East-west link: Home compensation offer ‘inadequate’

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The Weekly Review Moonee ValleyEast-west link: Home compensation offer ‘inadequate’ Sue Hewitt 3 November

Many residents whose houses are to be acquired to make way for the east-west link have been shocked by the inadequate compensation offered, but all is not lost, a lawyer says.

Residents could take the money now but legally reject the offer and negotiate more compensation later, Manisha Blencowe of Slater and Gordon said.

Homeowners had the right to get an advance on the compensation offer – which would be paid within a month – while formally rejecting the amount, she said.

This gave residents the benefit of getting cash now while continuing to negotiate a larger compensation payment, she said.

She urged residents to get legal advice quickly, although they had three months to respond to the offer.

She said residents in Moonee Valley and inner-Melbourne suburbs affected by the toll road had recently received the compensation offers and many were “very disappointed” in the amounts.

She said the Linking Melbourne Authority’s compensation was made up of several components, including the market value of the property, and homeowners could get an independent valuation.

But there were several intangible components, including compensation for the stress of having a property compulsorily acquired, she said.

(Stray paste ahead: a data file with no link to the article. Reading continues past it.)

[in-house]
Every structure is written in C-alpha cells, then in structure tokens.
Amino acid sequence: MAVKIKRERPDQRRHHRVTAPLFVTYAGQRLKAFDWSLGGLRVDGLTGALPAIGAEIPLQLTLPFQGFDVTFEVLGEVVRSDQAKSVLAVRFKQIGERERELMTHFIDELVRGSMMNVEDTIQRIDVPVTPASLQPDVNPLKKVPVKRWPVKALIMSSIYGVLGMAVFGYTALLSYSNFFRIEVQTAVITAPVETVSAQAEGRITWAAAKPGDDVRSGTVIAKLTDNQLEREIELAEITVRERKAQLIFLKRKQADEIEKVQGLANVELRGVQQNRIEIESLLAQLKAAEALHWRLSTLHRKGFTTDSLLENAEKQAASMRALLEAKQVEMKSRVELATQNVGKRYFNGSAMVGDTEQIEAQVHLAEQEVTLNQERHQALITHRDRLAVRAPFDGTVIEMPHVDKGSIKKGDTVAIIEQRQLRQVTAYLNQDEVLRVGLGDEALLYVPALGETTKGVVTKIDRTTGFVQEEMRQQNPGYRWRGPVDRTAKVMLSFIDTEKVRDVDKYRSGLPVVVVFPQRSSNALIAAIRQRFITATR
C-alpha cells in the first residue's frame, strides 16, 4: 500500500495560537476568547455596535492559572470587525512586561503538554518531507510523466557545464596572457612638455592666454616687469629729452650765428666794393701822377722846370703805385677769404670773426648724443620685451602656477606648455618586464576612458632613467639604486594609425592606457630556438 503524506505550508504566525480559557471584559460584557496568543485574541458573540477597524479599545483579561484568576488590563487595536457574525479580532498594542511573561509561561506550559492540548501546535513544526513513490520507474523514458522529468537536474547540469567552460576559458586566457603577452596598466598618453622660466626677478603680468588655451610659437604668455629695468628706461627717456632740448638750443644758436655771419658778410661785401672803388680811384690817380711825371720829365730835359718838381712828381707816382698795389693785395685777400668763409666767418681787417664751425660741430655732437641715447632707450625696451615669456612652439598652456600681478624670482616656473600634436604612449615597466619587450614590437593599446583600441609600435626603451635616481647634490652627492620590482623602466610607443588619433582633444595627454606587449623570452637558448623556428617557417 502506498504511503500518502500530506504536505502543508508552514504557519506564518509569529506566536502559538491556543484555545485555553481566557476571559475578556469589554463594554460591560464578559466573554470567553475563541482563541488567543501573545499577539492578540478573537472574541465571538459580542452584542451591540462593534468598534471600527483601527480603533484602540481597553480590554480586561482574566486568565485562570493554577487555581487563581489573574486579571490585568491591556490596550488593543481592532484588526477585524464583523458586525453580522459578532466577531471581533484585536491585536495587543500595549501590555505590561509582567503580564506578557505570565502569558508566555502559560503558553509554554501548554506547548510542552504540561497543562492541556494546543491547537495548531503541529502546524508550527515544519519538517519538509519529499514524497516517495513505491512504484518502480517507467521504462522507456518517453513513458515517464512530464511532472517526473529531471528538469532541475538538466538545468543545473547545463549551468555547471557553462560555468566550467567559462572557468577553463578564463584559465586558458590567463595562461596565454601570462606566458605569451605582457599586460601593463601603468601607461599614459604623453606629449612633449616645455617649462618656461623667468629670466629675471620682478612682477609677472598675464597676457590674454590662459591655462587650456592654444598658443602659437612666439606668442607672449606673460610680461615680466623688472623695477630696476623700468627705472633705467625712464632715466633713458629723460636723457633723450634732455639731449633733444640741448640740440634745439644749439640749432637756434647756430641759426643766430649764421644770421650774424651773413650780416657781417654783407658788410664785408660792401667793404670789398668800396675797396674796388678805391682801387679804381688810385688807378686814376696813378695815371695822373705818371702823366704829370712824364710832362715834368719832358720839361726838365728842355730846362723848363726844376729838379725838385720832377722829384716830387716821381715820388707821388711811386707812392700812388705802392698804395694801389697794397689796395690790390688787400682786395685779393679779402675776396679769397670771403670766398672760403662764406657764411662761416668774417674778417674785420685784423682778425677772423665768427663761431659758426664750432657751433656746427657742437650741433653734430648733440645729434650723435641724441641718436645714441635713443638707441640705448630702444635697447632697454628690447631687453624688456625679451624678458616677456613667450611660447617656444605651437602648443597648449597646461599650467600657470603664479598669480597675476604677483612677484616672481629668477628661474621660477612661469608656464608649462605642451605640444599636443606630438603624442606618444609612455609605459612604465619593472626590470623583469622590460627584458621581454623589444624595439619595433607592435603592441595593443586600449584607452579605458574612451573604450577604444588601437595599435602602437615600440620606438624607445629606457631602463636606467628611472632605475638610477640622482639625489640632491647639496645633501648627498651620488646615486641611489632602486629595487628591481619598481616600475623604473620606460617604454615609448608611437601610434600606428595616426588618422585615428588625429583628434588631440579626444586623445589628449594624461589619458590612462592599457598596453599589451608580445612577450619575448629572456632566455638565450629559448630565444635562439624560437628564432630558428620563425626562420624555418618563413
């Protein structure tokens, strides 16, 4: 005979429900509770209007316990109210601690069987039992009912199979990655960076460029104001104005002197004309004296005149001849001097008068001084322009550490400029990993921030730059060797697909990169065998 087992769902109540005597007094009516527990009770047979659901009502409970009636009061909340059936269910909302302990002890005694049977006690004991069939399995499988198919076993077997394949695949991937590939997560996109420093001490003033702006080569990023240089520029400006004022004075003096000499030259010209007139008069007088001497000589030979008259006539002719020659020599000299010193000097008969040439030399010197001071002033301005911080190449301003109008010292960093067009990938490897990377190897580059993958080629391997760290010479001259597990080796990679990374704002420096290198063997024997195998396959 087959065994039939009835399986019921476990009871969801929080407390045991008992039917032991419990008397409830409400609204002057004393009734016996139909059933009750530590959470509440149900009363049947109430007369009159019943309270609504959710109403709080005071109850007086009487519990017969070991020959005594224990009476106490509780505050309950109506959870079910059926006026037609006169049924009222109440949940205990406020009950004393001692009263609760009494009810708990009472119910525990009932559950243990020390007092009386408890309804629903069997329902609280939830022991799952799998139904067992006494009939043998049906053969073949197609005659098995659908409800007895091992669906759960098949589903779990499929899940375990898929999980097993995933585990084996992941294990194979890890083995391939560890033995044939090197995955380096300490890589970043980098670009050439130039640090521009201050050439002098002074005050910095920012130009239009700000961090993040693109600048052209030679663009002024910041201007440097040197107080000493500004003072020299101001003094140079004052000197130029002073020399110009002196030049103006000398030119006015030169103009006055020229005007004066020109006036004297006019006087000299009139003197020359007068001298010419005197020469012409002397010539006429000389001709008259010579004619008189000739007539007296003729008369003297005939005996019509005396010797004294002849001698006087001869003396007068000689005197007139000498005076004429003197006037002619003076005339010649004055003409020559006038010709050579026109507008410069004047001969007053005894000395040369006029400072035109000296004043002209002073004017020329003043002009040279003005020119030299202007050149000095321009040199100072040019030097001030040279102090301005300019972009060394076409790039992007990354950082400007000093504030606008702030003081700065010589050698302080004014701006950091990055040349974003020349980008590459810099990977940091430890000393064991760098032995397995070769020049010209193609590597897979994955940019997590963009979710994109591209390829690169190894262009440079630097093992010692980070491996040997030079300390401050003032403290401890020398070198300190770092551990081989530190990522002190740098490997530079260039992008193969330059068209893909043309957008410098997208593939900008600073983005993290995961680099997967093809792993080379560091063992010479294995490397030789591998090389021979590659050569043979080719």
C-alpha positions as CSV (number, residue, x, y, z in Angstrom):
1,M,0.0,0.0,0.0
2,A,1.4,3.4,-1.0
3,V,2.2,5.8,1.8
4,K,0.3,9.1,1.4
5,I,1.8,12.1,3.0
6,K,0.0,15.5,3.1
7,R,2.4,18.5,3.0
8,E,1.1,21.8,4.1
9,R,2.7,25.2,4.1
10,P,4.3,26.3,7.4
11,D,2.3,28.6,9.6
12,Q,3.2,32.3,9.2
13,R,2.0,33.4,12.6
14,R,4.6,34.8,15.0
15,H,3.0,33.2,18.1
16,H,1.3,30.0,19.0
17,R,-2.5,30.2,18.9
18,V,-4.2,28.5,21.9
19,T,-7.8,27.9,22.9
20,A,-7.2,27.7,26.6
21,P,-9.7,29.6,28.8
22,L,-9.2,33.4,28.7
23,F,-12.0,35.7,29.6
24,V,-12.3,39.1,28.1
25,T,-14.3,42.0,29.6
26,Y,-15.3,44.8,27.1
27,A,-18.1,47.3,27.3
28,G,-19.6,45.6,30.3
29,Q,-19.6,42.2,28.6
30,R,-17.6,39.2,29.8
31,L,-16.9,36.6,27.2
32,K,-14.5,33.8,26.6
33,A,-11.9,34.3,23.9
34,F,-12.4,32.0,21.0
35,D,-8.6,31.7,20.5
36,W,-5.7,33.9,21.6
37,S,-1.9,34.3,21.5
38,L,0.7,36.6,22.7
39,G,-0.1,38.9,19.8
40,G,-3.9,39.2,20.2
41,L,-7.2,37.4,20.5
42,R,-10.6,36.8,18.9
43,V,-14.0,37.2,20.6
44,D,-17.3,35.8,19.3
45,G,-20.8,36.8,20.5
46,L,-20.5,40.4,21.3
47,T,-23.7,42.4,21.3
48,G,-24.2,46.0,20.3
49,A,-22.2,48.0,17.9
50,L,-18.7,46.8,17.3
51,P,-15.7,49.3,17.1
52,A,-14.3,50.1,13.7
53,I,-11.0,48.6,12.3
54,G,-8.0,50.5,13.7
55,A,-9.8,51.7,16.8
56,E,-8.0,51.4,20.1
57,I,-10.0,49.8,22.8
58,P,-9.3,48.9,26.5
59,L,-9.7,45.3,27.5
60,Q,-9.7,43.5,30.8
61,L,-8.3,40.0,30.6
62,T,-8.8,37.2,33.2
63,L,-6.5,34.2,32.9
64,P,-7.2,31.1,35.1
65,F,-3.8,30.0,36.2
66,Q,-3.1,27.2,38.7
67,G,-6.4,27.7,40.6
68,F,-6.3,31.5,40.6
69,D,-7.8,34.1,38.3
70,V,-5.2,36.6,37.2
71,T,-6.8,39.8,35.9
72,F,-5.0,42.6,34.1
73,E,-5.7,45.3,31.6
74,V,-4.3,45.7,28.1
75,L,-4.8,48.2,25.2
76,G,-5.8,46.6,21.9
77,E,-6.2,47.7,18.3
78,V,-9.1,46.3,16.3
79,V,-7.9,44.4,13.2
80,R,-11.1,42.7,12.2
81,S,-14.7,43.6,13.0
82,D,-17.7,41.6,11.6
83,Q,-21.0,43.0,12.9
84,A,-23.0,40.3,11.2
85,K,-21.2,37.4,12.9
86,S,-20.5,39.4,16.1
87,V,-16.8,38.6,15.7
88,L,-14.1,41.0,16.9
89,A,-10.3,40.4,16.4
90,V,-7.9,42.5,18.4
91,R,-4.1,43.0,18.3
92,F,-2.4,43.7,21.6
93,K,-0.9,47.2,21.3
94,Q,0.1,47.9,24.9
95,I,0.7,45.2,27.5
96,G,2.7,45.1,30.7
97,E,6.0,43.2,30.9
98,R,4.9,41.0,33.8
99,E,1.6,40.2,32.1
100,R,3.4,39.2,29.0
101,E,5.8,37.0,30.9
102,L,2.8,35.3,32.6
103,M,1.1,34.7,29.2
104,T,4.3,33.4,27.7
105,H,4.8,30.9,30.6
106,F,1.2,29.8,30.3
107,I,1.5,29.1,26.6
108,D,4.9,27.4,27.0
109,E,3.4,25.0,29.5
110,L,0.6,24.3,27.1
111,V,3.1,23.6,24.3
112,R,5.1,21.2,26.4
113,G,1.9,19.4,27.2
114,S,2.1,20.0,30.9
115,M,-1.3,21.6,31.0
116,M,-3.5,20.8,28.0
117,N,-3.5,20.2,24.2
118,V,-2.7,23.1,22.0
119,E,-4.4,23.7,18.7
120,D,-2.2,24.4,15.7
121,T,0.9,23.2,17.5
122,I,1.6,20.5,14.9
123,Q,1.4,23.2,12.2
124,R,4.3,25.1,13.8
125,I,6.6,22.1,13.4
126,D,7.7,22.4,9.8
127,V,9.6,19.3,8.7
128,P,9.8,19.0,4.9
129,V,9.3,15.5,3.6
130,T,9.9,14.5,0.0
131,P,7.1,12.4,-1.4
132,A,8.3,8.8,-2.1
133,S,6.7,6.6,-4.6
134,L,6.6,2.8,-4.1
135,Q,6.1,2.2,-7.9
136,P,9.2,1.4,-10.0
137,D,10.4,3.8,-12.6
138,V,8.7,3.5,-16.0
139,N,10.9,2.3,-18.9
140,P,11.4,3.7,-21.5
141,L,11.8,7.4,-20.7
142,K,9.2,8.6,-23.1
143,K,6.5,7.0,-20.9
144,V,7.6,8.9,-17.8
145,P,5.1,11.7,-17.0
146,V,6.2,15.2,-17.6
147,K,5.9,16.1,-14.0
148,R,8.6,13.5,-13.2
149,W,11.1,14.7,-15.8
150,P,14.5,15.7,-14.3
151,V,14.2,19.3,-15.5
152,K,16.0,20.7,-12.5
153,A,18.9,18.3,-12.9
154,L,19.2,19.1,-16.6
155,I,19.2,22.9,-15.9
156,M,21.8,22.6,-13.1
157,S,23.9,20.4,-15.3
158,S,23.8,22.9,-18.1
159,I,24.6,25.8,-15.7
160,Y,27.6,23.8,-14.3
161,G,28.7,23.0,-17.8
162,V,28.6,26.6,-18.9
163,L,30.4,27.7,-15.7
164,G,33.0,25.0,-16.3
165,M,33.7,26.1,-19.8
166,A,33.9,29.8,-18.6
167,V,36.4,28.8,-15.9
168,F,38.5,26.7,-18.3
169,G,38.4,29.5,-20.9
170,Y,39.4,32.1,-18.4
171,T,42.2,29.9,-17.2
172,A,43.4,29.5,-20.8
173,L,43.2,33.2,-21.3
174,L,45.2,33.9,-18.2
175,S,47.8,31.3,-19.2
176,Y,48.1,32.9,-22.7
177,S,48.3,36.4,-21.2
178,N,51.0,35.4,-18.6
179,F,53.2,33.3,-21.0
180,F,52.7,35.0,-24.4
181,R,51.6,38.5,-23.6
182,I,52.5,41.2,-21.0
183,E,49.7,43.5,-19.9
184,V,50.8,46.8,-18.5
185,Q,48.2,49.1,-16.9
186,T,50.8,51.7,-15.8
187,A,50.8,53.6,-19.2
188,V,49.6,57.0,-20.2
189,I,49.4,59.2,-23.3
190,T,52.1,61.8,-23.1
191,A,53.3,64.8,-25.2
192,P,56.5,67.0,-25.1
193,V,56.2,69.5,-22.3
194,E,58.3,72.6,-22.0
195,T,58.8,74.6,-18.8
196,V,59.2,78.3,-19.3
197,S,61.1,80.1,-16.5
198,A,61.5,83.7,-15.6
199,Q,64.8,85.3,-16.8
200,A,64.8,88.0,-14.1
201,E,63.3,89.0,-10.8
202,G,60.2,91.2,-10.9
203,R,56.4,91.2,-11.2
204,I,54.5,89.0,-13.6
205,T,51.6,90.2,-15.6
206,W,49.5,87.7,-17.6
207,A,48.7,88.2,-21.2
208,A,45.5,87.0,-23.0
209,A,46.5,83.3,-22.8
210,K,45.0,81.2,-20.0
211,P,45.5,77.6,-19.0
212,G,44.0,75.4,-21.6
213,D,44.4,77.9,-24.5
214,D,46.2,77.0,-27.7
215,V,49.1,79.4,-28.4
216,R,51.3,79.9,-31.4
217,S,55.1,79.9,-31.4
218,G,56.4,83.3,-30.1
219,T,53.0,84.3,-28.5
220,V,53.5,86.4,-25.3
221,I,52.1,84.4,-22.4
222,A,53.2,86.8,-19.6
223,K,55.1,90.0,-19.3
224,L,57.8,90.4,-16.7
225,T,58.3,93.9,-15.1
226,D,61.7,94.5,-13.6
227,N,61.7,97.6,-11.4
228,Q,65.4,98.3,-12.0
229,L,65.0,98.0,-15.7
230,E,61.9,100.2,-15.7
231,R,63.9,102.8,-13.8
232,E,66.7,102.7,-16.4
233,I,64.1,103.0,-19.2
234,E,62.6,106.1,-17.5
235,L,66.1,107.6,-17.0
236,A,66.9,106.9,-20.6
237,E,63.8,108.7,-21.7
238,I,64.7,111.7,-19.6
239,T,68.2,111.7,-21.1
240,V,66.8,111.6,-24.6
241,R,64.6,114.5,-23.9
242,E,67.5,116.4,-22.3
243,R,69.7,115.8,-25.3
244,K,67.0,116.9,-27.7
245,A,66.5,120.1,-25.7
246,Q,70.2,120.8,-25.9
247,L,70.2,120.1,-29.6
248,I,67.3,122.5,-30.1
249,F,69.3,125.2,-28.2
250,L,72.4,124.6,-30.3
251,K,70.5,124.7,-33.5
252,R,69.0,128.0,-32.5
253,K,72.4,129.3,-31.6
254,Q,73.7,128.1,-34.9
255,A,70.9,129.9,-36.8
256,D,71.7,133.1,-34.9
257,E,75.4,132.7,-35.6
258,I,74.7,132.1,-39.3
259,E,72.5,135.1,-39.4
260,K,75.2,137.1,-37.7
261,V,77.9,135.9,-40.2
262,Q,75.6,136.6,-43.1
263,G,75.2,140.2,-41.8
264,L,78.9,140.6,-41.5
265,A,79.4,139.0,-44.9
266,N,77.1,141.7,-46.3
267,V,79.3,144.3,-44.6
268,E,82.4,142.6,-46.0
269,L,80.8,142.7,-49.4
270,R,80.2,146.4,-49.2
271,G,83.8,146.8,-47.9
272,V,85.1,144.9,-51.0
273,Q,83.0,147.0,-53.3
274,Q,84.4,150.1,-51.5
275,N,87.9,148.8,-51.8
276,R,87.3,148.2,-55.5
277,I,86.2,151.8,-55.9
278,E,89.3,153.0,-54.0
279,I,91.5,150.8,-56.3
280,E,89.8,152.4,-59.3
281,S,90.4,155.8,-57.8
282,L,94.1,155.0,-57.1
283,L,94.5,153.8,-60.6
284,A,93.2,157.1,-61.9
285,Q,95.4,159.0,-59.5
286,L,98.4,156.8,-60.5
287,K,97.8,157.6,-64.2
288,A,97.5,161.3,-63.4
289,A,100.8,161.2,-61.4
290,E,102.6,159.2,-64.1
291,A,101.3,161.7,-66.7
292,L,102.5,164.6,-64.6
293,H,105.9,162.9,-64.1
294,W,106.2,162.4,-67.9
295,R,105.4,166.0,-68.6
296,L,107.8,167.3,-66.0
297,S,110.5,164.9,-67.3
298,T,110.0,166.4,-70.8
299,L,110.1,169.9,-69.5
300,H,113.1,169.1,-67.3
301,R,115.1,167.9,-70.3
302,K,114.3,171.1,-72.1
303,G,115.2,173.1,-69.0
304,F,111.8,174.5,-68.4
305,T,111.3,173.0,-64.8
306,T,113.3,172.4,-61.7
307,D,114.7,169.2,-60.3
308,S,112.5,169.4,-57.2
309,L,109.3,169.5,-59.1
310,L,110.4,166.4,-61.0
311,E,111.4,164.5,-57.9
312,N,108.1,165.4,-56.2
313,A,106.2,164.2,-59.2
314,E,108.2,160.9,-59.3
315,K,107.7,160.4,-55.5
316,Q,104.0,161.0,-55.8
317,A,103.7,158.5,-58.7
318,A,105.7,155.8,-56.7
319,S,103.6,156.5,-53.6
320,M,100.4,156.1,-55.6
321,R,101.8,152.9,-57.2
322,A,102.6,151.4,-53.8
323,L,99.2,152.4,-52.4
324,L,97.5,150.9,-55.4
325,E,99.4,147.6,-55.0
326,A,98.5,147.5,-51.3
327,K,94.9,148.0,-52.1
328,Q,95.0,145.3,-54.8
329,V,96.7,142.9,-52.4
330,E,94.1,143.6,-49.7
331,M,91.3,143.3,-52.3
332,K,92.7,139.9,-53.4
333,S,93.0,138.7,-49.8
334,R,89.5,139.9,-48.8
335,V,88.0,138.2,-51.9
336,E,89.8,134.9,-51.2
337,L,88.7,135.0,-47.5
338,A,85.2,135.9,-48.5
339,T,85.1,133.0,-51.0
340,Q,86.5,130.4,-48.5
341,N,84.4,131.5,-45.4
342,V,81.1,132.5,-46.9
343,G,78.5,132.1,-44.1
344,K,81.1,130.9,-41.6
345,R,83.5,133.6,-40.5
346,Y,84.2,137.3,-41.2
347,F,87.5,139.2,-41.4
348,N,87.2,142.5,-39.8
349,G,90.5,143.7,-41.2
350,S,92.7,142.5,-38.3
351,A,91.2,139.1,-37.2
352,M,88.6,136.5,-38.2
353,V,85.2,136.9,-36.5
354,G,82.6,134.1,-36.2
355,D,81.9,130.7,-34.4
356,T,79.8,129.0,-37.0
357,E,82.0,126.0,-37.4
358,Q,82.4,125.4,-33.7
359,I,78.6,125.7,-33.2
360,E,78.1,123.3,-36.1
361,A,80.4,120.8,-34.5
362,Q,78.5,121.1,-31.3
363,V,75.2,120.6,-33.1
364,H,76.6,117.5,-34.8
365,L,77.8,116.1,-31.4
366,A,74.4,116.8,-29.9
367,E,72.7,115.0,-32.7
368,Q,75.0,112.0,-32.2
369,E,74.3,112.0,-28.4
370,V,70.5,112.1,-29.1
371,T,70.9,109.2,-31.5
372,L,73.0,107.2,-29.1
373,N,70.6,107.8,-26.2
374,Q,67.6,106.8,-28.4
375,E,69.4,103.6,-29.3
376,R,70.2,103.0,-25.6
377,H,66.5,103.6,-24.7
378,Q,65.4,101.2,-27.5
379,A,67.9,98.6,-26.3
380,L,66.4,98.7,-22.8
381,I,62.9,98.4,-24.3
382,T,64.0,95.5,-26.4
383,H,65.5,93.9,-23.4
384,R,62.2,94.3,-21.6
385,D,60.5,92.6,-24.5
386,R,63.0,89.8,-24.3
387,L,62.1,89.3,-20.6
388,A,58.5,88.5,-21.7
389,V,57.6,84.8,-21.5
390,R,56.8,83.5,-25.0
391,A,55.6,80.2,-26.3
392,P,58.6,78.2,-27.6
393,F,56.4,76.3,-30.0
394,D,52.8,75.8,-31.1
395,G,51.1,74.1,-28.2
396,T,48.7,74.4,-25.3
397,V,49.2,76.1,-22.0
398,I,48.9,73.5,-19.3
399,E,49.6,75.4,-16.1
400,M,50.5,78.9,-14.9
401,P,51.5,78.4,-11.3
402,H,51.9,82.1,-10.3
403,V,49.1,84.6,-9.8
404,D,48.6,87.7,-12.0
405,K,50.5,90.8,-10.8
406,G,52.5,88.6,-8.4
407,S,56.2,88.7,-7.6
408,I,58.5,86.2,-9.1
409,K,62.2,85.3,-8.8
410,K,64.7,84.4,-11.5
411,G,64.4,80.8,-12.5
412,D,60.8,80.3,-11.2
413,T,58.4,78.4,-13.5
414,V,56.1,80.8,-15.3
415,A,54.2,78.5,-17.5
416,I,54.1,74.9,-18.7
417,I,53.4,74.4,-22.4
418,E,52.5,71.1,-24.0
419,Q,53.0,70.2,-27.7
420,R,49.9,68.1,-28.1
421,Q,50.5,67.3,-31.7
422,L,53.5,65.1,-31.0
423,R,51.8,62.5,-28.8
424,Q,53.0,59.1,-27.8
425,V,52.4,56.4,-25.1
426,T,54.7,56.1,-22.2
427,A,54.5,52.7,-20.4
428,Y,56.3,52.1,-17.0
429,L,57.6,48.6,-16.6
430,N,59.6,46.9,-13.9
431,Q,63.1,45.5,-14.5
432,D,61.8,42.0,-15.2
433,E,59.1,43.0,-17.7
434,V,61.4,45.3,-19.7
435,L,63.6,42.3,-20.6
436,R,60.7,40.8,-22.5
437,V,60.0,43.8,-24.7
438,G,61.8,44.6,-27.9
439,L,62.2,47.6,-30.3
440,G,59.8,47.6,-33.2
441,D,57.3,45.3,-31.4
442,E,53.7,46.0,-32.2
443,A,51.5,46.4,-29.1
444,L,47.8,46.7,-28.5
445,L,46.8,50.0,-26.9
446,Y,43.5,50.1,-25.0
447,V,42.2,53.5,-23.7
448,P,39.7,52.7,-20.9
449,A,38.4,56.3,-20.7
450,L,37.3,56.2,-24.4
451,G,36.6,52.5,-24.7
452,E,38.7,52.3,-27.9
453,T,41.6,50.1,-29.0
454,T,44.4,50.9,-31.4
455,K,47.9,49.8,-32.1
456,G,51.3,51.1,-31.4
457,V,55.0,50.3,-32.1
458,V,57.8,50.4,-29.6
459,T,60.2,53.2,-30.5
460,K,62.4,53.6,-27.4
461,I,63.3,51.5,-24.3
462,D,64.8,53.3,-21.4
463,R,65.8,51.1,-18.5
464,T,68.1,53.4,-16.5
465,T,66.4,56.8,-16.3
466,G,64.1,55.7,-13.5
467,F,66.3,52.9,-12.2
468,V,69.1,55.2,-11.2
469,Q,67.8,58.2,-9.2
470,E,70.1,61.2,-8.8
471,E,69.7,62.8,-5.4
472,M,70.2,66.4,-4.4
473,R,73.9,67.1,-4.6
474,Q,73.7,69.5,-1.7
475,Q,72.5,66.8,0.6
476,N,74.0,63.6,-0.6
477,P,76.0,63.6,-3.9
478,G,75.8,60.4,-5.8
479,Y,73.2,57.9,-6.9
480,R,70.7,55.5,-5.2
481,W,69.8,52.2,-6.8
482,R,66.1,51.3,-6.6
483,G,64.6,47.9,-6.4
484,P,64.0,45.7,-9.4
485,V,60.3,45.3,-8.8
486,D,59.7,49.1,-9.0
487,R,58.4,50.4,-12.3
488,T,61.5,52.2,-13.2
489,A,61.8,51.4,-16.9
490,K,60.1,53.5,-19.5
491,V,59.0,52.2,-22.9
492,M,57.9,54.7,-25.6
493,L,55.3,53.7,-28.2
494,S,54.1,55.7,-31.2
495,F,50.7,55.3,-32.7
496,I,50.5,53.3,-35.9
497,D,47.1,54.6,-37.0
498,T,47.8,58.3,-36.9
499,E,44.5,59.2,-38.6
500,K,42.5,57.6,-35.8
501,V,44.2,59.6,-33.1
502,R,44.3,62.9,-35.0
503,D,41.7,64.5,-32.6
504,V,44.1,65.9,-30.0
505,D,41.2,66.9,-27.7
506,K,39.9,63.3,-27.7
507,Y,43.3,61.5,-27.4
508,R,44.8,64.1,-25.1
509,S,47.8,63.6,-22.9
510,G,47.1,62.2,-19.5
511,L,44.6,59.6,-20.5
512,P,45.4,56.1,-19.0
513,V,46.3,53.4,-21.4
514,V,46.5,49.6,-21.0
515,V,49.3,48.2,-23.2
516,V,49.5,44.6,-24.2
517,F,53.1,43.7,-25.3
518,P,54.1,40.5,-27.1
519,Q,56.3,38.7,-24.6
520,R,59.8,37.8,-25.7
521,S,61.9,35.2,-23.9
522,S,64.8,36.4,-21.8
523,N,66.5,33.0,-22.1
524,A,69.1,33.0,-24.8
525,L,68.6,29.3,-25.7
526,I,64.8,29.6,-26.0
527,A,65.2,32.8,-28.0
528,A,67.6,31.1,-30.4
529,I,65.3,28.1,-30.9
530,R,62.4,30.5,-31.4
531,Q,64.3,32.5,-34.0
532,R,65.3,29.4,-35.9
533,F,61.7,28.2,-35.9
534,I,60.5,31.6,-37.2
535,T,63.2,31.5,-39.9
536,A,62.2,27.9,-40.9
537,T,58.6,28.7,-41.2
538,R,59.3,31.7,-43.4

More compensation was due for the disturbance caused by having to move, and could cover the stamp duty that had to be paid on a replacement property, employing advisers to find a replacement property, and moving costs, she said.

Some properties could be deemed to have a “special value” above market valuation, such as those where the owner runs a home business that is near a client, making the property more valuable, she said.

“You have to maximise the compensation,” she said.

“Some residents face a cruel situation; they have lost their property and what they have been offered is not enough to buy a replacement property.”

She said residents still faced uncertainty because of the state election and Labor’s promise to abandon the project if it won.

The authority effectively became the landlord of 102 properties under the compulsory acquisition process early last month.

It promised to allow residents to continue to live there for peppercorn rent.

Ms Blencowe said people who bought and moved early would miss out on the benefit of staying in their home for $1 a month, until the authority took full possession in August or September next year.

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